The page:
Not only did he introduce Christianity to Ireland in AD 432. If a new study is correct, St Patrick also pioneered another tradition, by becoming the first British celebrity to move here as a tax exile.
Where he differed from writers and rock stars, the Cambridge University research suggests, is that it wasn’t payment of tax he needed to avoid ”“ not primarily. His problem, as a Roman patrician, was being expected to serve as a tax collector, or ”œdecurion”. The role had been prestigious. But by the fifth century, with Roman Britain in decline, it was a thing to be avoided. According to Dr Roy Flechner, of Cambridge’s department of Anglo-Saxon, Norse, and Celtic, Patrick’s father only escaped it by becoming a clergyman, exploiting a ”œbailout” clause of Roman law.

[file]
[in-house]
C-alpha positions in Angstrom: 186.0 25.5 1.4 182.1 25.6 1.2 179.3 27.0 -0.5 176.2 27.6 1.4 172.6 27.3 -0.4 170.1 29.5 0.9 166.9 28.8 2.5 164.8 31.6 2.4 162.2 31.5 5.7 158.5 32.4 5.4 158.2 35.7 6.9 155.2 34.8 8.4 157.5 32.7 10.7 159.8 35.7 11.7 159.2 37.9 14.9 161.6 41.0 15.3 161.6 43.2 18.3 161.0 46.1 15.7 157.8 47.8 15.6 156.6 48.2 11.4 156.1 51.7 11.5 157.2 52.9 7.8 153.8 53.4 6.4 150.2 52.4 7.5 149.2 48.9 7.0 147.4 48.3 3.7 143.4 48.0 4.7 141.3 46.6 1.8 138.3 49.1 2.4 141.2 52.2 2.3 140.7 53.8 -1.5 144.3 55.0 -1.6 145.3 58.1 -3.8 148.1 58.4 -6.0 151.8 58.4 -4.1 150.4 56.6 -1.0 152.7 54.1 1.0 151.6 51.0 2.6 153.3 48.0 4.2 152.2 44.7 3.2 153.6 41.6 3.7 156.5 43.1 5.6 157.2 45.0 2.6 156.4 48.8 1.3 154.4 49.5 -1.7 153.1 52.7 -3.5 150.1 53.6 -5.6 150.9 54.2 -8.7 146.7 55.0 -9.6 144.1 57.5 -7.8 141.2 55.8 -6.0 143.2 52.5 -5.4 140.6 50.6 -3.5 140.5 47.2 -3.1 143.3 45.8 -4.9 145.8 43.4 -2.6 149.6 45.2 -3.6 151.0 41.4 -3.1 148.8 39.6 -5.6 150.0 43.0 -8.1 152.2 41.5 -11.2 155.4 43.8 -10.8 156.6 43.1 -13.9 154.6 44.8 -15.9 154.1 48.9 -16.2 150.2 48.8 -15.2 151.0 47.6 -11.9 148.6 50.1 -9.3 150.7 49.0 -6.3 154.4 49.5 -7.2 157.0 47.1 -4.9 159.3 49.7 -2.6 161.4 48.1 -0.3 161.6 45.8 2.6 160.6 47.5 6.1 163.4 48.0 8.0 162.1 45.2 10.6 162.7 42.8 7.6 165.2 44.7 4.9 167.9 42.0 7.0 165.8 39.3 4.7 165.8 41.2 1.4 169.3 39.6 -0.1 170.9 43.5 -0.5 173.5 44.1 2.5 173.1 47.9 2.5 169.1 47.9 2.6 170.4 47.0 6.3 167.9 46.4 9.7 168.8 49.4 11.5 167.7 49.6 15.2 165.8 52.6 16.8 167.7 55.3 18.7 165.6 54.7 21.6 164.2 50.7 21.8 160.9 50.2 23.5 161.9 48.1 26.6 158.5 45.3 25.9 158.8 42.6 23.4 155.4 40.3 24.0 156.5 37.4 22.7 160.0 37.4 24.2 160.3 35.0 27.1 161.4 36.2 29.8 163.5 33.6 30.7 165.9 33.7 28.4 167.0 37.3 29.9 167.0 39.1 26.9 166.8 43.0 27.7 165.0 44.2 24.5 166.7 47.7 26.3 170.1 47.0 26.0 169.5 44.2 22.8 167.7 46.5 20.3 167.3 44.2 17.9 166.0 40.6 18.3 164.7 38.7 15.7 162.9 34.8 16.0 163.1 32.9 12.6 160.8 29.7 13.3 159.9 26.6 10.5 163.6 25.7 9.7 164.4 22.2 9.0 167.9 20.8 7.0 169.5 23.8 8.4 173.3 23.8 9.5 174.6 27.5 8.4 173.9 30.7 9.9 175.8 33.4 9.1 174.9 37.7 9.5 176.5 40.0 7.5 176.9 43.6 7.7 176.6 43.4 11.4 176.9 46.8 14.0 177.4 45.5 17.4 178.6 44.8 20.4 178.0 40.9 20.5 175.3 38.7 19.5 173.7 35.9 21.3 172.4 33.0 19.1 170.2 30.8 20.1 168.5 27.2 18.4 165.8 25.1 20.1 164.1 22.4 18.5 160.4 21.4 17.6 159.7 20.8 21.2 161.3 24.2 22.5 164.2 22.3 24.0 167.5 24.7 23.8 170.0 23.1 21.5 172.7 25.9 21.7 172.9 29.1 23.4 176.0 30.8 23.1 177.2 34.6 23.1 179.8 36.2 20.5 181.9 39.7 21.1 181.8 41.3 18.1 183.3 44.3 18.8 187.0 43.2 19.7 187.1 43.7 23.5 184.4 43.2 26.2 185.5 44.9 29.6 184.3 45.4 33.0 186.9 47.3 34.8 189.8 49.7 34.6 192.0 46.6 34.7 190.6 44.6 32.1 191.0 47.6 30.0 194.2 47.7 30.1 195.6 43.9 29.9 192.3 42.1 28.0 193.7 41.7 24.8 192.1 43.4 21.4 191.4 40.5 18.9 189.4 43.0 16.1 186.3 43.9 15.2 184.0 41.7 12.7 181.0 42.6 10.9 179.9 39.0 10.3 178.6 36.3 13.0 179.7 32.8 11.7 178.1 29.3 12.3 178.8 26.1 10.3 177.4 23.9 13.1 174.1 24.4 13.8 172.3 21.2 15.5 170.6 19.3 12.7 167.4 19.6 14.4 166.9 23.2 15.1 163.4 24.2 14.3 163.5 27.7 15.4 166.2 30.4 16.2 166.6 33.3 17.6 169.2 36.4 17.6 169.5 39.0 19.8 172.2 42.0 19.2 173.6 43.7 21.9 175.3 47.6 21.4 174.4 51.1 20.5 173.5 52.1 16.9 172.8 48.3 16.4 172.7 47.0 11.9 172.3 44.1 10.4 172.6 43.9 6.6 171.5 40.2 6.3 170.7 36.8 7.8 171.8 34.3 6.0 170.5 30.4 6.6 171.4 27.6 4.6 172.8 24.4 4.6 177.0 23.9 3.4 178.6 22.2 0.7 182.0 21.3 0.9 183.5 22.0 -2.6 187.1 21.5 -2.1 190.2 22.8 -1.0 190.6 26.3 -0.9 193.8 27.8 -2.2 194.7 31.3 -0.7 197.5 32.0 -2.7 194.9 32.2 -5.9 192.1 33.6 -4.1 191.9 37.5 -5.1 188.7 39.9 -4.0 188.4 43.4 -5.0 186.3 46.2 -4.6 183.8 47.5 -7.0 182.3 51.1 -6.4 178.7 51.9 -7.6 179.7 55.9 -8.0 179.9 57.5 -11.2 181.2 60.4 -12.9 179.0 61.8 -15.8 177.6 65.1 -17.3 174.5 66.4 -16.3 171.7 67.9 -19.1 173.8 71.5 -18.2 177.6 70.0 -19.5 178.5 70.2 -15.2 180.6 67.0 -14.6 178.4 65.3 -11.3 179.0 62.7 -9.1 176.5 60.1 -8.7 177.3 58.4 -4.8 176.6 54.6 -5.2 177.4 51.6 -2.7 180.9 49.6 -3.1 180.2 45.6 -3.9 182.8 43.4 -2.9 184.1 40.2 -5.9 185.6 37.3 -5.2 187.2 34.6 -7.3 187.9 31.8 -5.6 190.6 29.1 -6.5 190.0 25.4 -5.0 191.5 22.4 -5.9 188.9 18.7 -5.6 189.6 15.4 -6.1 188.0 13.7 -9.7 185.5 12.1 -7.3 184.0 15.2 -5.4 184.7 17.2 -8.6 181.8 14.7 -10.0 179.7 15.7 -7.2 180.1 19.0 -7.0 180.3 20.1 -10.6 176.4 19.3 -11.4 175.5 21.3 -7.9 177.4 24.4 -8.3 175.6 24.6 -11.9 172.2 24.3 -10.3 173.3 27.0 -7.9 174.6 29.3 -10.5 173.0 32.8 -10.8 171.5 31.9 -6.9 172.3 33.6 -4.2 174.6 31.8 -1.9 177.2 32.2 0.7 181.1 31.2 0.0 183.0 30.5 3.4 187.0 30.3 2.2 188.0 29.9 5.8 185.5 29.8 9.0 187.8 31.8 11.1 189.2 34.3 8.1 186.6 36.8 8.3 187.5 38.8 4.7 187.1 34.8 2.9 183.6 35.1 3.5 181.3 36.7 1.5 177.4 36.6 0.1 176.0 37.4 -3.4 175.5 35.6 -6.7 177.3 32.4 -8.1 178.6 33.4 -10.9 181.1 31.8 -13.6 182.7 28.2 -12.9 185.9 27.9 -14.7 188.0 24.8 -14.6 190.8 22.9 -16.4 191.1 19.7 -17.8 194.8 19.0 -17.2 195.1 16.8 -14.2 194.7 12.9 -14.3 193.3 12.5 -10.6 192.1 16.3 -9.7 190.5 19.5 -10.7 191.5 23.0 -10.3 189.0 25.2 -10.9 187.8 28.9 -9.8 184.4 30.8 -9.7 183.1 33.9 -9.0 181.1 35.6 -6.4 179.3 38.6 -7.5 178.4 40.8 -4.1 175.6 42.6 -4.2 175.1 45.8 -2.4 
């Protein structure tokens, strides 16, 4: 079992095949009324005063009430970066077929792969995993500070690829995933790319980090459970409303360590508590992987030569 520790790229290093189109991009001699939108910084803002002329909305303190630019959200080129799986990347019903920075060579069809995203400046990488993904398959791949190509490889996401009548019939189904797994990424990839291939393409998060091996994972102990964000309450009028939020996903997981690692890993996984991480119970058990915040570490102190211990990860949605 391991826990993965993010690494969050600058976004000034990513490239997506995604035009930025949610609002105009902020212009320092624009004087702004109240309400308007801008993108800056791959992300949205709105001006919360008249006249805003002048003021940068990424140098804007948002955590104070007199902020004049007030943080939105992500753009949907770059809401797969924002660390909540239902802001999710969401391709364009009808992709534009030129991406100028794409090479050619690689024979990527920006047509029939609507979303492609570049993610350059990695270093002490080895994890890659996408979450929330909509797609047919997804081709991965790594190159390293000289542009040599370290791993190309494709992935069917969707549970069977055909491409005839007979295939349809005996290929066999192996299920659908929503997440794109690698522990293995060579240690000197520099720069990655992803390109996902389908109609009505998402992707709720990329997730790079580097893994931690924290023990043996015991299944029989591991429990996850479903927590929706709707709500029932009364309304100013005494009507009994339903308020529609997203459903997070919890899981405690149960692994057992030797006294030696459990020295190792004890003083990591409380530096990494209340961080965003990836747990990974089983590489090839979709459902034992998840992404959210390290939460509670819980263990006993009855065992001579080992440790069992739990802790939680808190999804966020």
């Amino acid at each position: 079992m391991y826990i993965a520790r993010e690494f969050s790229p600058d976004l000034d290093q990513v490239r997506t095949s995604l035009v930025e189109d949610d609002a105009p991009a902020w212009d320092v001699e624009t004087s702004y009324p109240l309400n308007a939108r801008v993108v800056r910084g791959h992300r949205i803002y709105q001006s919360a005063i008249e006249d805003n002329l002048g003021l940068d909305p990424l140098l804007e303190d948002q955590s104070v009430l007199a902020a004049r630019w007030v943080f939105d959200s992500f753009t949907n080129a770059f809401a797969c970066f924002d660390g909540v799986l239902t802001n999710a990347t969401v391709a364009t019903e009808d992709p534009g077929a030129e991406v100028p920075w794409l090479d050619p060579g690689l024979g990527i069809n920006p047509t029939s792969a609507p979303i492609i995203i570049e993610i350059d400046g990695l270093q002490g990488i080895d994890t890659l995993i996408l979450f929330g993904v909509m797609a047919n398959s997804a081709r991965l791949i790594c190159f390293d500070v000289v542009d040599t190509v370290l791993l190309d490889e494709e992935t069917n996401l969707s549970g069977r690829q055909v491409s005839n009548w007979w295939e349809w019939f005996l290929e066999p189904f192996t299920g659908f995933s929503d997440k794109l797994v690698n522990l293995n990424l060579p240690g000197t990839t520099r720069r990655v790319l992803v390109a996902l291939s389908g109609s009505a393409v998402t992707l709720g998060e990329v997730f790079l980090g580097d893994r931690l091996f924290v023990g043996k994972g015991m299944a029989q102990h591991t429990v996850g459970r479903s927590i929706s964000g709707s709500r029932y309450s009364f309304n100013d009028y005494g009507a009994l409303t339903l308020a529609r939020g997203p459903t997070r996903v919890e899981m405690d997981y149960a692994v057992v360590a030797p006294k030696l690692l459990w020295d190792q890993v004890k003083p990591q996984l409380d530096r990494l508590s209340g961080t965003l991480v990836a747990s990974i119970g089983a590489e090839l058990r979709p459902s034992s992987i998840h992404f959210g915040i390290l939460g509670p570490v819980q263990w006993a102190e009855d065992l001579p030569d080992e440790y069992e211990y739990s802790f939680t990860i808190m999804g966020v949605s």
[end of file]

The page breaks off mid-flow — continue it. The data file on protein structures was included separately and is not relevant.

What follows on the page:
Unfortunately for the future saint, the position was hereditary. And in Patrick’s ”œtroubled era”, writes Flechner, ”œdischarging the obligations of a decurion, especially tax collecting, would not only have been difficult but also very risky”.
But you don’t have to believe it…